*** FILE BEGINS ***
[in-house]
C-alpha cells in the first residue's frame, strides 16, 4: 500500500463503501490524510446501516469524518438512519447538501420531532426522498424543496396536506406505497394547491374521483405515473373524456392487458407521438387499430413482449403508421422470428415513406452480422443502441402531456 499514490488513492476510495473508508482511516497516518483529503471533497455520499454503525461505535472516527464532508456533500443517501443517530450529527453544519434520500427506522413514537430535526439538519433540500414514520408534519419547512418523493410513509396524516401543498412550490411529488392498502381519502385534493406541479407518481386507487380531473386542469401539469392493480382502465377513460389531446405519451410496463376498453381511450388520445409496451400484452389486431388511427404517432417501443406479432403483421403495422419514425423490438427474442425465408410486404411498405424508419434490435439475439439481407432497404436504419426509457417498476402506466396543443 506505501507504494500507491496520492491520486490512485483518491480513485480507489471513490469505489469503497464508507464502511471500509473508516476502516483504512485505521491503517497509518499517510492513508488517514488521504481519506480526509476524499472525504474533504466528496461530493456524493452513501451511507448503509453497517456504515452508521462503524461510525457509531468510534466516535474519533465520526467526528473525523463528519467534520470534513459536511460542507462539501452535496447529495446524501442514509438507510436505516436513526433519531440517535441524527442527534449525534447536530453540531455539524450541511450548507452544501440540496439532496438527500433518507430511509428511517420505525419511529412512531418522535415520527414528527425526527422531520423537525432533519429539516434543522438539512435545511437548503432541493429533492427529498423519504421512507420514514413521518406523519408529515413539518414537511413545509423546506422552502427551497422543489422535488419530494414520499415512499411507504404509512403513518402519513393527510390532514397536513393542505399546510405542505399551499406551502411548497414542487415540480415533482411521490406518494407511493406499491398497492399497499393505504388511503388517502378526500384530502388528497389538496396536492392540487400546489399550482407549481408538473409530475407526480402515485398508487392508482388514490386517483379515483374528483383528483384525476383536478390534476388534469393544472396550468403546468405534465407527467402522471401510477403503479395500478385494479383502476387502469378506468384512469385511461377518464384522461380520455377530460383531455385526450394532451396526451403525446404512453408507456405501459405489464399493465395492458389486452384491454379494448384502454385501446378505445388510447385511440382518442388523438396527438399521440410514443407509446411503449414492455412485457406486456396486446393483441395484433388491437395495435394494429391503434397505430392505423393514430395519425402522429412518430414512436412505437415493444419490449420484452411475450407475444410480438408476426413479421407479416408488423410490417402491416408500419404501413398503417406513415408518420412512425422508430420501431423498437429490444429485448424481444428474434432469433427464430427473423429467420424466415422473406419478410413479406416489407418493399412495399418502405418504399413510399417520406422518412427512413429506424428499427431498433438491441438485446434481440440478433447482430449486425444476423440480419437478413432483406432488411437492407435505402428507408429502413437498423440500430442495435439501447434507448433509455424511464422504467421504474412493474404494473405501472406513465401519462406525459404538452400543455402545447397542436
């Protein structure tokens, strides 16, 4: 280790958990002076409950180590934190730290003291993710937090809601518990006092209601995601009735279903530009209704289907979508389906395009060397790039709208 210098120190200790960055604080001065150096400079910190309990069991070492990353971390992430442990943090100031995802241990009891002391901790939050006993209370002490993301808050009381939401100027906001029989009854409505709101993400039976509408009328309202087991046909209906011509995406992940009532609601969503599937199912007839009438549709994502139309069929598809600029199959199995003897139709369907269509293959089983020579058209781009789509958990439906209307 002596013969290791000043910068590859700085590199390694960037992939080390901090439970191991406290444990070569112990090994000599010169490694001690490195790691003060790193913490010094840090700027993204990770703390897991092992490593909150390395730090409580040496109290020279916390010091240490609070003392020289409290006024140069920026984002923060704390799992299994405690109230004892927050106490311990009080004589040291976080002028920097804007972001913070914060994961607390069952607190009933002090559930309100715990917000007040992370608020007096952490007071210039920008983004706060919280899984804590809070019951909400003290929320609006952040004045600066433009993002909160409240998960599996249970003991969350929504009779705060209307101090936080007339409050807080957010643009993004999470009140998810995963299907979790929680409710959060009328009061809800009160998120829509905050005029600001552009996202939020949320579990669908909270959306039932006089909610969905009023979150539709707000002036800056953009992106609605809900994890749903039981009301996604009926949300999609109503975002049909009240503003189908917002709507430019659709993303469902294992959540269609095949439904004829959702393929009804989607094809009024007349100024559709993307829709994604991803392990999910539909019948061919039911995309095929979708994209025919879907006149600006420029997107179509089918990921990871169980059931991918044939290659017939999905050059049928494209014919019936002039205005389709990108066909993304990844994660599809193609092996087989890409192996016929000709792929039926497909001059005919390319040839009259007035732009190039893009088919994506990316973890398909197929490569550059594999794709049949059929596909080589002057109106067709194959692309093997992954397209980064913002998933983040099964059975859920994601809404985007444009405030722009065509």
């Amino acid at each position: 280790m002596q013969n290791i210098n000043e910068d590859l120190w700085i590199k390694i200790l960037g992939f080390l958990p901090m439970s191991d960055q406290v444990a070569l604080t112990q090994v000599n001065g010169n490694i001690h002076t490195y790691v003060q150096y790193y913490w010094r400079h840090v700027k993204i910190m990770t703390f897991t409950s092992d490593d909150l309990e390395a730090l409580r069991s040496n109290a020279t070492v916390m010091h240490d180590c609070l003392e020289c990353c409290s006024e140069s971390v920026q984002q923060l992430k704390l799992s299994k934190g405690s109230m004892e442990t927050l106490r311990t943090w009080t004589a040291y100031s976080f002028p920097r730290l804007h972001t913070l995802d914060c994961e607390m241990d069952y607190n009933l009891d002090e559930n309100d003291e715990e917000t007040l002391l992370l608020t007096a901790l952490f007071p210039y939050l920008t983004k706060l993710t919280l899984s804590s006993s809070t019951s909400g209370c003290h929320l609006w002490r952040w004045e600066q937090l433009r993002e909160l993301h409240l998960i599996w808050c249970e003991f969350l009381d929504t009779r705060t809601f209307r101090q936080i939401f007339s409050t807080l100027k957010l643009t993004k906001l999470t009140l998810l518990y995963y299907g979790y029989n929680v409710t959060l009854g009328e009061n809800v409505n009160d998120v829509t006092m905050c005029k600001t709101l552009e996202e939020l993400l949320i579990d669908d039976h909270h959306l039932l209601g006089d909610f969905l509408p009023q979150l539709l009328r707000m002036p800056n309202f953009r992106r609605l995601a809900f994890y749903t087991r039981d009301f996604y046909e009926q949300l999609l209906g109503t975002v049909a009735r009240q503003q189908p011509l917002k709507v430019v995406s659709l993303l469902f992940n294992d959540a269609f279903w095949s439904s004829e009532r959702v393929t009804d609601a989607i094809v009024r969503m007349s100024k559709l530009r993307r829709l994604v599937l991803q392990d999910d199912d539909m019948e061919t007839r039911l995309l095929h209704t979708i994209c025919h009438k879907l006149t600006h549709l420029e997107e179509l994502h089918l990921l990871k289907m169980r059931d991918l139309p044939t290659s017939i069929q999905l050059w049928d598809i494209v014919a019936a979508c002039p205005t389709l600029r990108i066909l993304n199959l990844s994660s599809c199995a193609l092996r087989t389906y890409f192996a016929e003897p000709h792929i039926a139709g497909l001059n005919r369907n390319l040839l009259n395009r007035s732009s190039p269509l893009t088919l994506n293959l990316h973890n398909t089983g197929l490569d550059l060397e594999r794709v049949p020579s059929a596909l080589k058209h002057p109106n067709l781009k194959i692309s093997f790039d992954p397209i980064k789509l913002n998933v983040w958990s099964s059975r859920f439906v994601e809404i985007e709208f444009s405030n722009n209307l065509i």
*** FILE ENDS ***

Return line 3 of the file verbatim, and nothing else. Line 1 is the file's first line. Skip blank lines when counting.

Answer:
């Protein structure tokens, strides 16, 4: 280790958990002076409950180590934190730290003291993710937090809601518990006092209601995601009735279903530009209704289907979508389906395009060397790039709208 210098120190200790960055604080001065150096400079910190309990069991070492990353971390992430442990943090100031995802241990009891002391901790939050006993209370002490993301808050009381939401100027906001029989009854409505709101993400039976509408009328309202087991046909209906011509995406992940009532609601969503599937199912007839009438549709994502139309069929598809600029199959199995003897139709369907269509293959089983020579058209781009789509958990439906209307 002596013969290791000043910068590859700085590199390694960037992939080390901090439970191991406290444990070569112990090994000599010169490694001690490195790691003060790193913490010094840090700027993204990770703390897991092992490593909150390395730090409580040496109290020279916390010091240490609070003392020289409290006024140069920026984002923060704390799992299994405690109230004892927050106490311990009080004589040291976080002028920097804007972001913070914060994961607390069952607190009933002090559930309100715990917000007040992370608020007096952490007071210039920008983004706060919280899984804590809070019951909400003290929320609006952040004045600066433009993002909160409240998960599996249970003991969350929504009779705060209307101090936080007339409050807080957010643009993004999470009140998810995963299907979790929680409710959060009328009061809800009160998120829509905050005029600001552009996202939020949320579990669908909270959306039932006089909610969905009023979150539709707000002036800056953009992106609605809900994890749903039981009301996604009926949300999609109503975002049909009240503003189908917002709507430019659709993303469902294992959540269609095949439904004829959702393929009804989607094809009024007349100024559709993307829709994604991803392990999910539909019948061919039911995309095929979708994209025919879907006149600006420029997107179509089918990921990871169980059931991918044939290659017939999905050059049928494209014919019936002039205005389709990108066909993304990844994660599809193609092996087989890409192996016929000709792929039926497909001059005919390319040839009259007035732009190039893009088919994506990316973890398909197929490569550059594999794709049949059929596909080589002057109106067709194959692309093997992954397209980064913002998933983040099964059975859920994601809404985007444009405030722009065509």